From the Philippine News Agency (Jul 20): PH taking war against terror seriously — Palace
Malacañang on Thursday said that Philippines is taking the war against terror seriously and has in fact expanded the anti-terror campaign by also addressing the root cause of radicalism.
In a Palace briefing, Presidential Spokesperson Ernesto Abella pointed out that the government has been fighting terrorism in the Philippines for many years, and as early as August last year, President Rodrigo Duterte already told the Philippine military to be ready with ISIS (Islamic State in Iraq and Syria).
“A month and a half into his presidency, the President had already warned the military of what he termed the ISIS disease,” he said.
The Palace official said that as the government continue to confront terrorism, it has also taken a holistic approach in the campaign by also addressing one of the root causes of radicalism -- poverty.
“We recognize that poverty in Mindanao and the sense of hopelessness it brings spawns terrorism. It is for this reason that while we are fighting terrorism, we are also fighting poverty. The President has already approved the Comprehensive Peace Roadmap which aims to provide peace and development by addressing the issue on the Bangsamoro,” Abella said.
“As they say, we can sign a hundred peace agreements but if those on the ground do not immediately feel the dividends of peace, those agreements will [not] be sustainable. In other words, what we are doing is we are really confronting it, engaging the situation with the whole systems approach,” he added.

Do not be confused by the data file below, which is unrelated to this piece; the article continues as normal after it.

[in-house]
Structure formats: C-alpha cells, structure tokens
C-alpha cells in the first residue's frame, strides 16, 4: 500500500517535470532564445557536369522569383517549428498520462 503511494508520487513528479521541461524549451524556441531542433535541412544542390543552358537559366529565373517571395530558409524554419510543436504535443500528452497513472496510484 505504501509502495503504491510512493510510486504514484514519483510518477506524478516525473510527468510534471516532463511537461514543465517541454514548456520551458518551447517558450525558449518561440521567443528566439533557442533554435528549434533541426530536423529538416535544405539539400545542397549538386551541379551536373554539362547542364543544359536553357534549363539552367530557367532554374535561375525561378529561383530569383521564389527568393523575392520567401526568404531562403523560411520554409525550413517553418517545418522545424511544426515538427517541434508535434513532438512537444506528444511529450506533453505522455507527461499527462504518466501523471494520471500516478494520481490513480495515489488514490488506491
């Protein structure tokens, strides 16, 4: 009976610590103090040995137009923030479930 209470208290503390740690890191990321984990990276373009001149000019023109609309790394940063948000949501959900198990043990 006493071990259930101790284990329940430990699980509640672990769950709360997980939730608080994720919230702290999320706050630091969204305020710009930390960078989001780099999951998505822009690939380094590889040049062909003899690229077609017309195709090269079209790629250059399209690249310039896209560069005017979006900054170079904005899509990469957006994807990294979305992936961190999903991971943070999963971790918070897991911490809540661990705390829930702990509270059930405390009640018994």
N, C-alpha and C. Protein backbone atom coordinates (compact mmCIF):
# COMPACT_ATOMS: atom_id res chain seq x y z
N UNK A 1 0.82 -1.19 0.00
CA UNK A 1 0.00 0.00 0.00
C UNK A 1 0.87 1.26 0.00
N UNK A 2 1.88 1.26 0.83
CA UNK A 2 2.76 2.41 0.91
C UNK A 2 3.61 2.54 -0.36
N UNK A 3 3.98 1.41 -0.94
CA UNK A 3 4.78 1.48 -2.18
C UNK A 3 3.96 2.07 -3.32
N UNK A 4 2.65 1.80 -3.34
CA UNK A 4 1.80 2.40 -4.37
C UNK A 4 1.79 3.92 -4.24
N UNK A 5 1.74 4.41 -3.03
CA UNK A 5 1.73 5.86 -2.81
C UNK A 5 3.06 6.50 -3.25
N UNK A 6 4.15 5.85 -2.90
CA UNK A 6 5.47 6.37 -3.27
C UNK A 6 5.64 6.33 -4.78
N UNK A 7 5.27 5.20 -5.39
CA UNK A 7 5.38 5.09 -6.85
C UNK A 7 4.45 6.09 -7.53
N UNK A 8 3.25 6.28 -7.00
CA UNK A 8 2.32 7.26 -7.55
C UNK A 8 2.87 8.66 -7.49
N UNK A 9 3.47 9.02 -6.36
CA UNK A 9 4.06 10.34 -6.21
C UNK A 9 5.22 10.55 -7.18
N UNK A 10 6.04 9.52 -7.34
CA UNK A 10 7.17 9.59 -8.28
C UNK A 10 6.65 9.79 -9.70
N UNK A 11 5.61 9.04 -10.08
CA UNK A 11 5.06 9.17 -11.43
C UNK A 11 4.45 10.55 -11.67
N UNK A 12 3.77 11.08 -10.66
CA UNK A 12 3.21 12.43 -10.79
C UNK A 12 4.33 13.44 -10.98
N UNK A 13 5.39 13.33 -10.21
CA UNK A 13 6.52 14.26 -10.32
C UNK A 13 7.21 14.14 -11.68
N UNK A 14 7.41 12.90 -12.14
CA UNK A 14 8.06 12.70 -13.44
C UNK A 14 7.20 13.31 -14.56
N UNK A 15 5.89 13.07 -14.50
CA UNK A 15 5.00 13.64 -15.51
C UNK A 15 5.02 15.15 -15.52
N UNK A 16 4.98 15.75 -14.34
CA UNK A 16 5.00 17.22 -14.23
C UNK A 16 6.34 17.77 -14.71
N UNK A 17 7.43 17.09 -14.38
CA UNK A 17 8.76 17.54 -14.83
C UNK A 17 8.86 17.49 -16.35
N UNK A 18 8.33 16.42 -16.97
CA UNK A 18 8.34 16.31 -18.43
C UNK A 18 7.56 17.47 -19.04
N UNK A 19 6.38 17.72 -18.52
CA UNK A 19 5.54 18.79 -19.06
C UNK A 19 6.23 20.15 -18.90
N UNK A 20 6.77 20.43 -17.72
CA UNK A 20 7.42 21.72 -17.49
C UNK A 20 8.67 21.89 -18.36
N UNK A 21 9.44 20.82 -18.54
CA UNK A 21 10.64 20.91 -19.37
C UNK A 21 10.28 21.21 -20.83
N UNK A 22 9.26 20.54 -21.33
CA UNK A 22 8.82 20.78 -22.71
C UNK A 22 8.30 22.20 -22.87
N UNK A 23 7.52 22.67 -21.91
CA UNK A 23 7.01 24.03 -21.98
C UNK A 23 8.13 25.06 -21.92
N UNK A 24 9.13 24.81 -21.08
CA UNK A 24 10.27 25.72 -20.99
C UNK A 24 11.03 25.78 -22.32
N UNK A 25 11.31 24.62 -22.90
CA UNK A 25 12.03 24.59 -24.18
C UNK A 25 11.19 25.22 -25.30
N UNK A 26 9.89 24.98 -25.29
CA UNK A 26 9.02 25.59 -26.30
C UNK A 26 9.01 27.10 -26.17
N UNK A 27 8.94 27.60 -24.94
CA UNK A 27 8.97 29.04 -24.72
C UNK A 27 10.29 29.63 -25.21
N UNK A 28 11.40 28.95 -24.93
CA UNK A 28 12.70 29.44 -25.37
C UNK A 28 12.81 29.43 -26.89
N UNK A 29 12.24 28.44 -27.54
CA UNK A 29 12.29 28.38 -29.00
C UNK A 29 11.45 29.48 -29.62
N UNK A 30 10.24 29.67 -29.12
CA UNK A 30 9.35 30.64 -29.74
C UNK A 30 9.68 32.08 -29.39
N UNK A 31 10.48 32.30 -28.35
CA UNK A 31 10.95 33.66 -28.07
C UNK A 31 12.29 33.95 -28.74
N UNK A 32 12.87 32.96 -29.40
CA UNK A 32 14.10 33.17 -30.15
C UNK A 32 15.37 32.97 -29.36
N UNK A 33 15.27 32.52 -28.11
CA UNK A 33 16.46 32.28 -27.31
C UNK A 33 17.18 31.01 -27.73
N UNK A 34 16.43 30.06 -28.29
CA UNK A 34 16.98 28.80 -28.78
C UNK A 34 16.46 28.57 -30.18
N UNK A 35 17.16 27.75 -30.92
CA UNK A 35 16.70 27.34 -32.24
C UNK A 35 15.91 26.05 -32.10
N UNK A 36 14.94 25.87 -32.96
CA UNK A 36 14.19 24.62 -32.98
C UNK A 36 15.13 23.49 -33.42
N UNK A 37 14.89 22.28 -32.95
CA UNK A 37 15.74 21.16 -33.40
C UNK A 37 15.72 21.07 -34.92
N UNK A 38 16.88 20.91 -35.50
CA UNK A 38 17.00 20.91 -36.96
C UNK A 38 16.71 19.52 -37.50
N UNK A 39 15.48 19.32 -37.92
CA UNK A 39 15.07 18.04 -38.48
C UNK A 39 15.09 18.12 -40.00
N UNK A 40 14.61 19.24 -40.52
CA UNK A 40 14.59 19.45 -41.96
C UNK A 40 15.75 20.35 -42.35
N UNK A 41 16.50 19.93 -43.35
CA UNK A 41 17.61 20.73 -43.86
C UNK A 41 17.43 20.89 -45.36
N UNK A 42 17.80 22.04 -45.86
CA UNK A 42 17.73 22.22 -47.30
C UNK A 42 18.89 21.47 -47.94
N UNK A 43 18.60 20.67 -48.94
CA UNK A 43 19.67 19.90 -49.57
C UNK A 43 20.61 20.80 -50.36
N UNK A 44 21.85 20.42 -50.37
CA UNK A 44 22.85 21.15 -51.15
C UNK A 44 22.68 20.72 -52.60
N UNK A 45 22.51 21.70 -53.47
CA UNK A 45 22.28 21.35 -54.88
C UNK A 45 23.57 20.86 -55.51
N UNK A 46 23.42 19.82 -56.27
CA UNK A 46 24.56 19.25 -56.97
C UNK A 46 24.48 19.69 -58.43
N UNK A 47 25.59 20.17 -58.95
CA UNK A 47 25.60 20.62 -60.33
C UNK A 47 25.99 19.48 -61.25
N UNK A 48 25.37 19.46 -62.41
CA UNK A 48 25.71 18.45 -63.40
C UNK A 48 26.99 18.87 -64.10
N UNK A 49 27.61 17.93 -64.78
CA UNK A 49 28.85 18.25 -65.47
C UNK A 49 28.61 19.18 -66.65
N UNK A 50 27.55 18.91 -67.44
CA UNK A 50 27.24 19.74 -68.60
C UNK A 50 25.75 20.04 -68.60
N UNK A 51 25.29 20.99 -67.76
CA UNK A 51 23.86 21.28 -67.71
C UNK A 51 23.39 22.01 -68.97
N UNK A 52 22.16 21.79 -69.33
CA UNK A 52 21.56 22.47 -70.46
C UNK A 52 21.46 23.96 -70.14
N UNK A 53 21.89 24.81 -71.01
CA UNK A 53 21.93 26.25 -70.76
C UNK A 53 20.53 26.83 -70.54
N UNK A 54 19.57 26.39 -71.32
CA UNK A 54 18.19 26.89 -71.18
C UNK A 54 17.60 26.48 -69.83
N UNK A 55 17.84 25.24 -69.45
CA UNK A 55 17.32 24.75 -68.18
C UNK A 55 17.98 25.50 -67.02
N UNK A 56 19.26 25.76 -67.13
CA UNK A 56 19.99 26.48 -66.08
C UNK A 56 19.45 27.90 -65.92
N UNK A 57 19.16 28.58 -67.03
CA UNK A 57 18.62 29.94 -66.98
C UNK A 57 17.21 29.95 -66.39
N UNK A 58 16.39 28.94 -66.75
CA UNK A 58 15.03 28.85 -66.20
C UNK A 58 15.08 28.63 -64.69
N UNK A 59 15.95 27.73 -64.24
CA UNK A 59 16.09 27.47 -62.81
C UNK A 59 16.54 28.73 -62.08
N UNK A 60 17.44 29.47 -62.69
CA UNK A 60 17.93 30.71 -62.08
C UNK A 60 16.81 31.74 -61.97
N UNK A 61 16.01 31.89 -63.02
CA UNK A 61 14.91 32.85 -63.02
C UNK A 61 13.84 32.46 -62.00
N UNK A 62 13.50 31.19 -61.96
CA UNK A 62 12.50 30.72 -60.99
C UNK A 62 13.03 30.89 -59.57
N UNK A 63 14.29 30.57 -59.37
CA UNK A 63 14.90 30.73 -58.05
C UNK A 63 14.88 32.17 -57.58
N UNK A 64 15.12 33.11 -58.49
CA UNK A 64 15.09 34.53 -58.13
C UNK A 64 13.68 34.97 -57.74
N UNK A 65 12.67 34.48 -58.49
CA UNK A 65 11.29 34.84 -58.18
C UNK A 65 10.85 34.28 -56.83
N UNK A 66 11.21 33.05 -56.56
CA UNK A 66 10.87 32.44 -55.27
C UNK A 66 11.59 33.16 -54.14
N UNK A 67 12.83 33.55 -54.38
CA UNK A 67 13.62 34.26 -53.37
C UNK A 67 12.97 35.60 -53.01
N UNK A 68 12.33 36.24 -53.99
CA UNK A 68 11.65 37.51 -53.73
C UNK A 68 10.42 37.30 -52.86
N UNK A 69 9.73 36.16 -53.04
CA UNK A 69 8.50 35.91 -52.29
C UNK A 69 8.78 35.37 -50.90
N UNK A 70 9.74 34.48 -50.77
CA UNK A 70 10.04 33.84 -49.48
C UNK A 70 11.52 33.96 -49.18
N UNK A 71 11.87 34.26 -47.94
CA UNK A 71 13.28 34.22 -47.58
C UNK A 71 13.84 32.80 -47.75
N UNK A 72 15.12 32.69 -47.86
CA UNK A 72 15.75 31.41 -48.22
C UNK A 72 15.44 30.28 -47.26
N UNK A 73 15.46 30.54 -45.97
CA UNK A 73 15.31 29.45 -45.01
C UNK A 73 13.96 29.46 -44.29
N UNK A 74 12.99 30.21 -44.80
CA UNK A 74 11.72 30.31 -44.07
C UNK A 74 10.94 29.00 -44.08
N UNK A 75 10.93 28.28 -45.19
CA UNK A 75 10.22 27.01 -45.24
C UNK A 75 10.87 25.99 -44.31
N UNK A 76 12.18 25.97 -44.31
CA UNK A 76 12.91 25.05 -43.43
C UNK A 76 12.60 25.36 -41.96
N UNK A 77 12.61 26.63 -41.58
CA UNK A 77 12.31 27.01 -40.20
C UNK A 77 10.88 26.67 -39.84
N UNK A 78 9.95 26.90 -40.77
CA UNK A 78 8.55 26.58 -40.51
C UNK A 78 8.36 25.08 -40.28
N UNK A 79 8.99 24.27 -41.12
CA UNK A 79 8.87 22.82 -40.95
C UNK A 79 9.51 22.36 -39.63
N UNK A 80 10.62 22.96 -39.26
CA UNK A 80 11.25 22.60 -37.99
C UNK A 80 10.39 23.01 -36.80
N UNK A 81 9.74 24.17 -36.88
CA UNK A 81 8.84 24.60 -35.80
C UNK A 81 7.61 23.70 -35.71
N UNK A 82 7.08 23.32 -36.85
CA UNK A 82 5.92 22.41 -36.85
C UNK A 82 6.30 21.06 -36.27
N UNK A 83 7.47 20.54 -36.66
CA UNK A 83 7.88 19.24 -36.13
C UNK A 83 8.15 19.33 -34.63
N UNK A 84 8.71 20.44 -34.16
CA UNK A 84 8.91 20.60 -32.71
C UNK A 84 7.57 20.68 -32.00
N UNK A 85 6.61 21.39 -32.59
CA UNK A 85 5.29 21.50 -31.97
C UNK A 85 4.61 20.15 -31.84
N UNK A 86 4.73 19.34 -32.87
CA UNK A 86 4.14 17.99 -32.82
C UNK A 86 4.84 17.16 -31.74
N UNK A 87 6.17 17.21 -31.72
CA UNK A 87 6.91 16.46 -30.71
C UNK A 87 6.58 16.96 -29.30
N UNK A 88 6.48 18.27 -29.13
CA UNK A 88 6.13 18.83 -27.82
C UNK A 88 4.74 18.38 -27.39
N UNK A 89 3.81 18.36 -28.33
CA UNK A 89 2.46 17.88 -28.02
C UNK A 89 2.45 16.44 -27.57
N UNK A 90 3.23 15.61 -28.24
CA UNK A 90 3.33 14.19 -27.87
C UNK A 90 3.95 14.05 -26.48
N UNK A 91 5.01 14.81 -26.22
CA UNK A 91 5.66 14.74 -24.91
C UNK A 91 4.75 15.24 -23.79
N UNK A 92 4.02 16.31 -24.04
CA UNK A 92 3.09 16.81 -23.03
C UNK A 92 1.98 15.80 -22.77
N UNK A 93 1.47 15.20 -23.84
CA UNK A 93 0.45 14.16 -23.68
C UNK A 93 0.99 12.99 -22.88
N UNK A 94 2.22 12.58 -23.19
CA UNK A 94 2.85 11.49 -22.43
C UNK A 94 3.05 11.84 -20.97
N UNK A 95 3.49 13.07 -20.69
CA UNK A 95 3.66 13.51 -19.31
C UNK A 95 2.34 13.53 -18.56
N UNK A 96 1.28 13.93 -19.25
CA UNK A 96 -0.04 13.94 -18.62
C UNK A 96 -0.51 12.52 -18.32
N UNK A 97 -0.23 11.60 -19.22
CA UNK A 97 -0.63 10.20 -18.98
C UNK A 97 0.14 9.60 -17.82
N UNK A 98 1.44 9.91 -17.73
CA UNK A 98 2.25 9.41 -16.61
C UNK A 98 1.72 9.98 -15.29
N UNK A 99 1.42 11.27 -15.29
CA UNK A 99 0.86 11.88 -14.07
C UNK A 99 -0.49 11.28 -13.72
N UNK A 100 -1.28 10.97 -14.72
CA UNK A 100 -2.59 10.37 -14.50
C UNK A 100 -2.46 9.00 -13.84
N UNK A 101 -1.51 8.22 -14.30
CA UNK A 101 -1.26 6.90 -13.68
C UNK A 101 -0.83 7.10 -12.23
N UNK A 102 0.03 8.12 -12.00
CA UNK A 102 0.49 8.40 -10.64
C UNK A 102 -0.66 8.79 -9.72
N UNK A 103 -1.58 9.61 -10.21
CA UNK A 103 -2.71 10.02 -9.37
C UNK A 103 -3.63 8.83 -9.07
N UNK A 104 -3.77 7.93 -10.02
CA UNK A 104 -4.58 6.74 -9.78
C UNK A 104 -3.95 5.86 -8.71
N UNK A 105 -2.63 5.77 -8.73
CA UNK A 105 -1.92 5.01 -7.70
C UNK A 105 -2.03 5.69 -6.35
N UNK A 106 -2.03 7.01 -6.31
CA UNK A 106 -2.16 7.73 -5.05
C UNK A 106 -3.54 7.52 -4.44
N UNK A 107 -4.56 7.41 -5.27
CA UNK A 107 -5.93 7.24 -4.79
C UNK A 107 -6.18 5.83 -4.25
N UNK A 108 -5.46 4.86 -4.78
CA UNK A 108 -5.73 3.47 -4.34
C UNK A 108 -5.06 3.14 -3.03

His statements were issued following reports that the Philippine campaign against terror has taken a backseat due to President Duterte’s focus in the war against drugs.
On Wednesday, the US State Department released a report which named the Philippines as among five countries where the highest number of terror attacks were recorded in 2016.
In its 2016 US Country Reports on Terrorism, the agency said more than half of the 11,072 worldwide attacks last year took place in Iraq, Afghanistan, India, Pakistan and the Philippines.
"The emergence of ISIS-affiliated extremist groups, persistent kidnappings by the Abu Sayyaf Group (ASG), attacks on government forces, and bombings, all indicated that domestic and international terrorism remained a serious problem," the report said.
The report said Philippine security forces kept up pressure on terrorist organizations but were unable to prevent numerous attacks against government, public, and private facilities, primarily in central and western Mindanao.
The US government report also said that President Duterte's war on drugs has shifted manpower and resources of security forces away from the fight against terrorism.
"The focus on counter narcotics has increased workload and operational tempo for security forces. Specialized law enforcement units possess some necessary equipment, but numerous unfulfilled needs remain, and sustainment and maintenance of equipment often exceeds fiscal and human resources," the report read.
However, the same report noted that Duterte has pursued a federal system of government and peace talks with rebel groups in a bid to curb the spread of radicalism in Mindanao.
"The government’s goal is to reduce radicalization and the attraction of terrorist groups by providing greater political and economic autonomy for Muslim-majority areas of Mindanao," the agency said.
It also noted that Philippine agencies have enhanced investigative, crisis response and border security capacity.
The US State Department likewise assured that Washington continues to work with Manila to monitor terror activities, and provide training and equipment to troops.